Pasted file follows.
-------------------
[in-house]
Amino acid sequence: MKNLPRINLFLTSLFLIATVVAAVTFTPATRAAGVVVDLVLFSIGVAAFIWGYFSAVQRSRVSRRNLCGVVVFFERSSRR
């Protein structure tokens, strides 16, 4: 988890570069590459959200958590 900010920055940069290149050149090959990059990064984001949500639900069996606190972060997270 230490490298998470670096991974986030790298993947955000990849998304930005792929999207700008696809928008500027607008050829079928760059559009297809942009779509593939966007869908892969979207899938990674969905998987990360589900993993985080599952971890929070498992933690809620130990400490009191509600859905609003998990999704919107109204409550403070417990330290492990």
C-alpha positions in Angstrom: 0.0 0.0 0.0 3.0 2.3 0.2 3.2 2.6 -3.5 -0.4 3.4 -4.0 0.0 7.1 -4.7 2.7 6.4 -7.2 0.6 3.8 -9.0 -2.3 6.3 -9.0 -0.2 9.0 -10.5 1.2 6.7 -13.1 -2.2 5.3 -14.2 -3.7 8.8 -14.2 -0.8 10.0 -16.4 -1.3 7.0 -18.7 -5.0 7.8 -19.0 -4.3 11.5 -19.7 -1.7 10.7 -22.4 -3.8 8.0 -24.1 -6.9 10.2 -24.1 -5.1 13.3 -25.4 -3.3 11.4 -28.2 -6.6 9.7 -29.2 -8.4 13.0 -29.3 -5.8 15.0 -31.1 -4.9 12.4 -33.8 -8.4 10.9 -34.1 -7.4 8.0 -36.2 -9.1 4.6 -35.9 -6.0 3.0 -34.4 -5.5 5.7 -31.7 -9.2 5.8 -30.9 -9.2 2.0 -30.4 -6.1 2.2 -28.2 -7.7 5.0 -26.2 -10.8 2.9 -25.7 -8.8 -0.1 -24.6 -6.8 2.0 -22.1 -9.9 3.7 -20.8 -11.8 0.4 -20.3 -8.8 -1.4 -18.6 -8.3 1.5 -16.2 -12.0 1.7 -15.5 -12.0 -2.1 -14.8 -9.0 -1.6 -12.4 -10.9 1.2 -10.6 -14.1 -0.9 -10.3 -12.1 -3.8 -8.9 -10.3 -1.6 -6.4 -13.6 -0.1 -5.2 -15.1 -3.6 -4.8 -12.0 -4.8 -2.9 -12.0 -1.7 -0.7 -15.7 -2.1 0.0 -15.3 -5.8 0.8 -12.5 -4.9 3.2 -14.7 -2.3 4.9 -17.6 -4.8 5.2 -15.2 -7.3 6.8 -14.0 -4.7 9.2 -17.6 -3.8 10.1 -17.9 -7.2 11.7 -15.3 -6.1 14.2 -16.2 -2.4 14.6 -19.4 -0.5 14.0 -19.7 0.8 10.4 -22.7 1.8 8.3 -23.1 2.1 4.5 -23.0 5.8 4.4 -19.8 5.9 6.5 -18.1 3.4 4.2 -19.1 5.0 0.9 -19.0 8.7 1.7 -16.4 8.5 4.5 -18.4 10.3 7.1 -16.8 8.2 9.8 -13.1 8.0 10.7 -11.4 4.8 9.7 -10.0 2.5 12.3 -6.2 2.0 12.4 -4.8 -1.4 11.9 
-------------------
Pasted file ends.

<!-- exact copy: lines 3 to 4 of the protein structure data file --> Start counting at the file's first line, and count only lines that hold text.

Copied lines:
């Protein structure tokens, strides 16, 4: 988890570069590459959200958590 900010920055940069290149050149090959990059990064984001949500639900069996606190972060997270 230490490298998470670096991974986030790298993947955000990849998304930005792929999207700008696809928008500027607008050829079928760059559009297809942009779509593939966007869908892969979207899938990674969905998987990360589900993993985080599952971890929070498992933690809620130990400490009191509600859905609003998990999704919107109204409550403070417990330290492990």
C-alpha positions in Angstrom: 0.0 0.0 0.0 3.0 2.3 0.2 3.2 2.6 -3.5 -0.4 3.4 -4.0 0.0 7.1 -4.7 2.7 6.4 -7.2 0.6 3.8 -9.0 -2.3 6.3 -9.0 -0.2 9.0 -10.5 1.2 6.7 -13.1 -2.2 5.3 -14.2 -3.7 8.8 -14.2 -0.8 10.0 -16.4 -1.3 7.0 -18.7 -5.0 7.8 -19.0 -4.3 11.5 -19.7 -1.7 10.7 -22.4 -3.8 8.0 -24.1 -6.9 10.2 -24.1 -5.1 13.3 -25.4 -3.3 11.4 -28.2 -6.6 9.7 -29.2 -8.4 13.0 -29.3 -5.8 15.0 -31.1 -4.9 12.4 -33.8 -8.4 10.9 -34.1 -7.4 8.0 -36.2 -9.1 4.6 -35.9 -6.0 3.0 -34.4 -5.5 5.7 -31.7 -9.2 5.8 -30.9 -9.2 2.0 -30.4 -6.1 2.2 -28.2 -7.7 5.0 -26.2 -10.8 2.9 -25.7 -8.8 -0.1 -24.6 -6.8 2.0 -22.1 -9.9 3.7 -20.8 -11.8 0.4 -20.3 -8.8 -1.4 -18.6 -8.3 1.5 -16.2 -12.0 1.7 -15.5 -12.0 -2.1 -14.8 -9.0 -1.6 -12.4 -10.9 1.2 -10.6 -14.1 -0.9 -10.3 -12.1 -3.8 -8.9 -10.3 -1.6 -6.4 -13.6 -0.1 -5.2 -15.1 -3.6 -4.8 -12.0 -4.8 -2.9 -12.0 -1.7 -0.7 -15.7 -2.1 0.0 -15.3 -5.8 0.8 -12.5 -4.9 3.2 -14.7 -2.3 4.9 -17.6 -4.8 5.2 -15.2 -7.3 6.8 -14.0 -4.7 9.2 -17.6 -3.8 10.1 -17.9 -7.2 11.7 -15.3 -6.1 14.2 -16.2 -2.4 14.6 -19.4 -0.5 14.0 -19.7 0.8 10.4 -22.7 1.8 8.3 -23.1 2.1 4.5 -23.0 5.8 4.4 -19.8 5.9 6.5 -18.1 3.4 4.2 -19.1 5.0 0.9 -19.0 8.7 1.7 -16.4 8.5 4.5 -18.4 10.3 7.1 -16.8 8.2 9.8 -13.1 8.0 10.7 -11.4 4.8 9.7 -10.0 2.5 12.3 -6.2 2.0 12.4 -4.8 -1.4 11.9 